Victory at all costs, victory in spite of all terror, victory however long and hard the road may be; for without victory, there is no survival.
Milk, Littlewoods, Rumbelows, Coca-Cola, Worthington, Carling and Capital One Cups. Or for traditions sake; The League Cup. A trophy ridiculed by top managers and supporters alike, yet a titanic chance of redemption for the club who has defied the odds time and time again. No matter what, Arsenal must win the Capital One Cup 2012/2013.
In 2005, Manchester United, who happen to be the most successful English football club in history, had just completed a barren season at the hands of Chelsea. In reply to this, the Red Devils swept aside Barnet, West Brom, Birmingham, Blackburn and finally Wigan for captain turned TV pundit Gary Neville to lift the trophy with pride. Like a set of dominoes, this success led to further joy for United. 1 Champions League, 4 Premier League’s, 2 League Cups and a FIFA Club World Cup means that the clock is still ticking (no, not Fergie time) on Sir Alex Ferguson’s reign in the red half of Manchester.
From red to blue, London’s Chelsea F.C. changed the course of their history from 2005, when the vast investment in the club finally paid off with the rewarding prospect of the League Cup final against Liverpool. A hard fought 3-2 win and the Blues were on their way to victory, winning the second league title in their history a few months later. Another two league titles followed, one with the highest ever goal tally in a Premier League season, while their experiences in the domestic cups proved useful, 4 FA Cups and another League Cup setting the club up for a bright future. This was realised soon enough, 2012 being the year that the club finally achieved the Holy Grail; wining the UEFA Champions League.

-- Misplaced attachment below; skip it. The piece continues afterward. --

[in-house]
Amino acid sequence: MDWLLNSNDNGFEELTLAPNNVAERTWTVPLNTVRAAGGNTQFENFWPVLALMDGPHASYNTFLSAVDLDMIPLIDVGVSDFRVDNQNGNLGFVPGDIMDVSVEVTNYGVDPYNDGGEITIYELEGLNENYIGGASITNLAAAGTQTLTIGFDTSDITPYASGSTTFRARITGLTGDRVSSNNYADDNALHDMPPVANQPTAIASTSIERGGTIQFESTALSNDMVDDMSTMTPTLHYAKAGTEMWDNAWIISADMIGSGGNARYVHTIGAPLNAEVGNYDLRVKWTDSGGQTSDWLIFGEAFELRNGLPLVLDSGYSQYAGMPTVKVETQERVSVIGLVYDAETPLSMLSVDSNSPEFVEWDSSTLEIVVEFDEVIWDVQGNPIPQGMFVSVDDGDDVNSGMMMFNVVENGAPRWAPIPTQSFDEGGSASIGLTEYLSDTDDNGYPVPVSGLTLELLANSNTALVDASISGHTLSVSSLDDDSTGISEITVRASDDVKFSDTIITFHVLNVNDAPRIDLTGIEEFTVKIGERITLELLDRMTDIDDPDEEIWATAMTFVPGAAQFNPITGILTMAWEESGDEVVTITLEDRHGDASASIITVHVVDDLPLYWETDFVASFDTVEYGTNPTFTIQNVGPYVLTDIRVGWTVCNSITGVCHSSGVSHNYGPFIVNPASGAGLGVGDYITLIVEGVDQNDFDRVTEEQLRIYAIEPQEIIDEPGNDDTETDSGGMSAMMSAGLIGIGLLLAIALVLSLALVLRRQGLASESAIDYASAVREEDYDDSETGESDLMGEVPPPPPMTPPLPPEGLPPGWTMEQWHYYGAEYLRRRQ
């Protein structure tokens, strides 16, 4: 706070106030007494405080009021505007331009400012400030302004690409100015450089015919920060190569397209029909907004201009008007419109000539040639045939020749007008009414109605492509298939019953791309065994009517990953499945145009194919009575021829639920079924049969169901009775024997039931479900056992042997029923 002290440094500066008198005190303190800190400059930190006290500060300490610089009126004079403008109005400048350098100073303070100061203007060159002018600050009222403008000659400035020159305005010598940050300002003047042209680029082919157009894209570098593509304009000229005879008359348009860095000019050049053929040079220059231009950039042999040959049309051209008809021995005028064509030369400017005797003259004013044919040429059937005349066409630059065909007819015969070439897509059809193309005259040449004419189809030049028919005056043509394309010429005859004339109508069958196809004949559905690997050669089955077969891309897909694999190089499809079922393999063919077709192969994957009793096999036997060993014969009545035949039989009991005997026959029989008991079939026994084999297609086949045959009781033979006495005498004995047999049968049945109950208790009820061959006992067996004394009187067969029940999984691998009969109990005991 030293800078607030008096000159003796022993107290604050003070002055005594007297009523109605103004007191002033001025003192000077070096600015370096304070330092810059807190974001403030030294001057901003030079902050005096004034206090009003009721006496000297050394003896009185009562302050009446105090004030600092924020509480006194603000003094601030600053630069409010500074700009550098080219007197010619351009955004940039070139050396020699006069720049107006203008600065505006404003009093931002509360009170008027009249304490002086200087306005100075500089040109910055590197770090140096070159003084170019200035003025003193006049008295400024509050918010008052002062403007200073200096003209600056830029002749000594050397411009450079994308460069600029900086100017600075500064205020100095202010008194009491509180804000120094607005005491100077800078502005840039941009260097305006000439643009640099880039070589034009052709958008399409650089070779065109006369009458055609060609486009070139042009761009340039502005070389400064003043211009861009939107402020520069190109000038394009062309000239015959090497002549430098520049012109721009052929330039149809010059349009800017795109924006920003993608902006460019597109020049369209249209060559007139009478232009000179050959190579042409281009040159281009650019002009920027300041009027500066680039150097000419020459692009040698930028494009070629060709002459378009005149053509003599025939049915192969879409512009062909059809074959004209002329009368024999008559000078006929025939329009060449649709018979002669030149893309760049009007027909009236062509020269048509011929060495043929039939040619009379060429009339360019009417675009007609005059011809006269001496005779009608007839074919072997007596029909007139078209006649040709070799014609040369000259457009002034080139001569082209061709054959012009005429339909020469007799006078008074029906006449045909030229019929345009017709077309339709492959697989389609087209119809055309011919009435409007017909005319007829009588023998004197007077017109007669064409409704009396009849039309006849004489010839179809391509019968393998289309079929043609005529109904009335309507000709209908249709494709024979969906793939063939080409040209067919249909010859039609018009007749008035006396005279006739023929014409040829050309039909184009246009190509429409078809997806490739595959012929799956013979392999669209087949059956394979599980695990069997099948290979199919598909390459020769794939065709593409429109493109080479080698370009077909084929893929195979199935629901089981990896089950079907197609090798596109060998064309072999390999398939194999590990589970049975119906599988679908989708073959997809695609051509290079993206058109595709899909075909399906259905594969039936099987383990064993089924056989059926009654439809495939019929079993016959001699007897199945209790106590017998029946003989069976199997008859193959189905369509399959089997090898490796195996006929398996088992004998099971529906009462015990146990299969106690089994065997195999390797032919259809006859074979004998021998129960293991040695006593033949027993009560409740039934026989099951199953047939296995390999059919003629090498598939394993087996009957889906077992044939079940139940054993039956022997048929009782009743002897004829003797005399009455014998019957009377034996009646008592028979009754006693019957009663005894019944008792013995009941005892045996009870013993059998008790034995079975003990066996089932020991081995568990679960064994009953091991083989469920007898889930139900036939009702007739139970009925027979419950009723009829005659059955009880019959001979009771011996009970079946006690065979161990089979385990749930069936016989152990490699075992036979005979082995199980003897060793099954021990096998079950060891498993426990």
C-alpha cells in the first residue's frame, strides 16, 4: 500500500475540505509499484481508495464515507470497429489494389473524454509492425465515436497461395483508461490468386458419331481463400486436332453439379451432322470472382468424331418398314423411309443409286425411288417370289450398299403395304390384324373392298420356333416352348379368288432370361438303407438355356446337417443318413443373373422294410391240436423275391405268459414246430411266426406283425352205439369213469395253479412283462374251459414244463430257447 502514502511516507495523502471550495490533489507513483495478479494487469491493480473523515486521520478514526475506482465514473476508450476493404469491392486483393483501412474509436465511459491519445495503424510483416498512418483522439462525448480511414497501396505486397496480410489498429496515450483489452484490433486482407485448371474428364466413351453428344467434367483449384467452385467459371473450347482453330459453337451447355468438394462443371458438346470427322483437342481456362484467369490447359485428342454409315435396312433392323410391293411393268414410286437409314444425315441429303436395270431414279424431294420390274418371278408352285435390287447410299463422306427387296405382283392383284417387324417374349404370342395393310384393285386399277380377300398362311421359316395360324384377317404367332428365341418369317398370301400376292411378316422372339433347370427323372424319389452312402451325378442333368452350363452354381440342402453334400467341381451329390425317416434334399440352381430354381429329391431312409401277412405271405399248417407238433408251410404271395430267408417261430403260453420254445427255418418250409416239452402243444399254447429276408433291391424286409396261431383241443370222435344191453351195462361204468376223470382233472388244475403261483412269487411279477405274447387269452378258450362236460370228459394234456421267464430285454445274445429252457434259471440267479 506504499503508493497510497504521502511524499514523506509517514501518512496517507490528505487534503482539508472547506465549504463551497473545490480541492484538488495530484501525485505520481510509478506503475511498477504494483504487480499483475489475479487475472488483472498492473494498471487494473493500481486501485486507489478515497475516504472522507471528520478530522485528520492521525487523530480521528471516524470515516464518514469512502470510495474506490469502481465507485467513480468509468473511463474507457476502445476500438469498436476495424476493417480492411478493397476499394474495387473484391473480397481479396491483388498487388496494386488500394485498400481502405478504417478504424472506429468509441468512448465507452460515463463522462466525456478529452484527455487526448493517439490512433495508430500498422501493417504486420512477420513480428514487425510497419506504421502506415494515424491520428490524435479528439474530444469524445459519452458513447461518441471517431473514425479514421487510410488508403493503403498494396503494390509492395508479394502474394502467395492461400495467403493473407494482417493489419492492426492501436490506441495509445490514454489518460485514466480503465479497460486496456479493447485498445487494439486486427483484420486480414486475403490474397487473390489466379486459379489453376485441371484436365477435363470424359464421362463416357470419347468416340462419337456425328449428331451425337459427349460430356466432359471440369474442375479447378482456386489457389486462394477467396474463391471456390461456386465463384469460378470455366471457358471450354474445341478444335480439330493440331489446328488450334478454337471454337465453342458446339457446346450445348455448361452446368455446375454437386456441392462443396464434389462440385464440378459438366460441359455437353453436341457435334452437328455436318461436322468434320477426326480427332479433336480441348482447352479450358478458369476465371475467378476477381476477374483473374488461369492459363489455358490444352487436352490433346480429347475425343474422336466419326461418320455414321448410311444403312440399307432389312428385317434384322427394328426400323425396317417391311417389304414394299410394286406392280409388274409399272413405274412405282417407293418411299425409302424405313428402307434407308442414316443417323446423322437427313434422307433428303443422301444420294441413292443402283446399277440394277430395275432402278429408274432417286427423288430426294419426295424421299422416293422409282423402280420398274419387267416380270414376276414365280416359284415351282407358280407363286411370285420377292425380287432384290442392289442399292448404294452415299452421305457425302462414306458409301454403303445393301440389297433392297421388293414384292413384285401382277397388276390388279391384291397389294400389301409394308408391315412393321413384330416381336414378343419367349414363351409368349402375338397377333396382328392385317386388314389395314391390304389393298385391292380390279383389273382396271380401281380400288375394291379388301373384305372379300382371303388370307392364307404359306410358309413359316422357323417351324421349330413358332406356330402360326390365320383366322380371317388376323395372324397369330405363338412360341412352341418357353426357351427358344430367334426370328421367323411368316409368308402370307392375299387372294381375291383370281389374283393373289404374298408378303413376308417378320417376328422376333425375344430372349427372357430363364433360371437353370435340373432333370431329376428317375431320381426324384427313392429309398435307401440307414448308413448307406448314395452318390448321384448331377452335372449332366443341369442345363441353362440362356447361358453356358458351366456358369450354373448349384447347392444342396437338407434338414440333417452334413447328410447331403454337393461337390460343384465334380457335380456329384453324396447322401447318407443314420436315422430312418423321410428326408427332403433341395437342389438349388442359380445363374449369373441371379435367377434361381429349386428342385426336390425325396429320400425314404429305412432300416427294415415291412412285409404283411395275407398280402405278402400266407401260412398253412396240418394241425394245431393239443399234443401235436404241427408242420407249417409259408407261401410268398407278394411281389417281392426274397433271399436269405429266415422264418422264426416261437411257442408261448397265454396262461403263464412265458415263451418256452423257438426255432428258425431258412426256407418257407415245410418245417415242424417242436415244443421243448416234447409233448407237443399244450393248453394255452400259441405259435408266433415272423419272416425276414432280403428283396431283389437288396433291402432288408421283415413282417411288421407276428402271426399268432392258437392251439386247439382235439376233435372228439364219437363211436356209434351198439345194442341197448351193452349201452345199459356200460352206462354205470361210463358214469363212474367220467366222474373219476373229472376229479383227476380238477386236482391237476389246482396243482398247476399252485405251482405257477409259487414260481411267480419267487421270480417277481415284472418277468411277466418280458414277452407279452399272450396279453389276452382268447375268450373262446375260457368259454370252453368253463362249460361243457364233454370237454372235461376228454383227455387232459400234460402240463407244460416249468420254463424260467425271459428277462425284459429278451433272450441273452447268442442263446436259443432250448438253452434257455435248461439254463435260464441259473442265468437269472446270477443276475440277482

Staying in London, Tottenham Hostpur have had their fair share of managers and players alike, but the League Cup became the instigator for the modern challenge that they have offered their fellow Premier League members. Demolishing their North London rivals Arsenal 5-1 in the second leg of the League Cup tie in 2008, a Jonathan Woodgate header sealed victory in the final at Wembley. Regardless of winning the trophy itself, beating Arsenal for the first time in 9 years signified a shift in the clubs mentality, finishing 8th, 4th, 5th and 4th again in the following years ahead. Making their name in the Champions League for the first time, Tottenham have become a potential threat to the title, all from the power of the League Cup.
Coming up to 8 years without silverware, the Islington based club Arsenal have immersed themselves in the worst start to a season for 30 years. With two League Cup finals in 2007 and 2011 proving to be the instigator for the demise of their season, it gives even more of a reason for the Gunners to finally put an end to their trophy less years. For Arsène Wenger, for the board, for the fans, for the doubters and for their future, Arsenal must win the Capital One Cup in 2012/2013. At all costs.
How important do Arsenal fans think the Capital One Cup should be this season? Get involved in the comments section.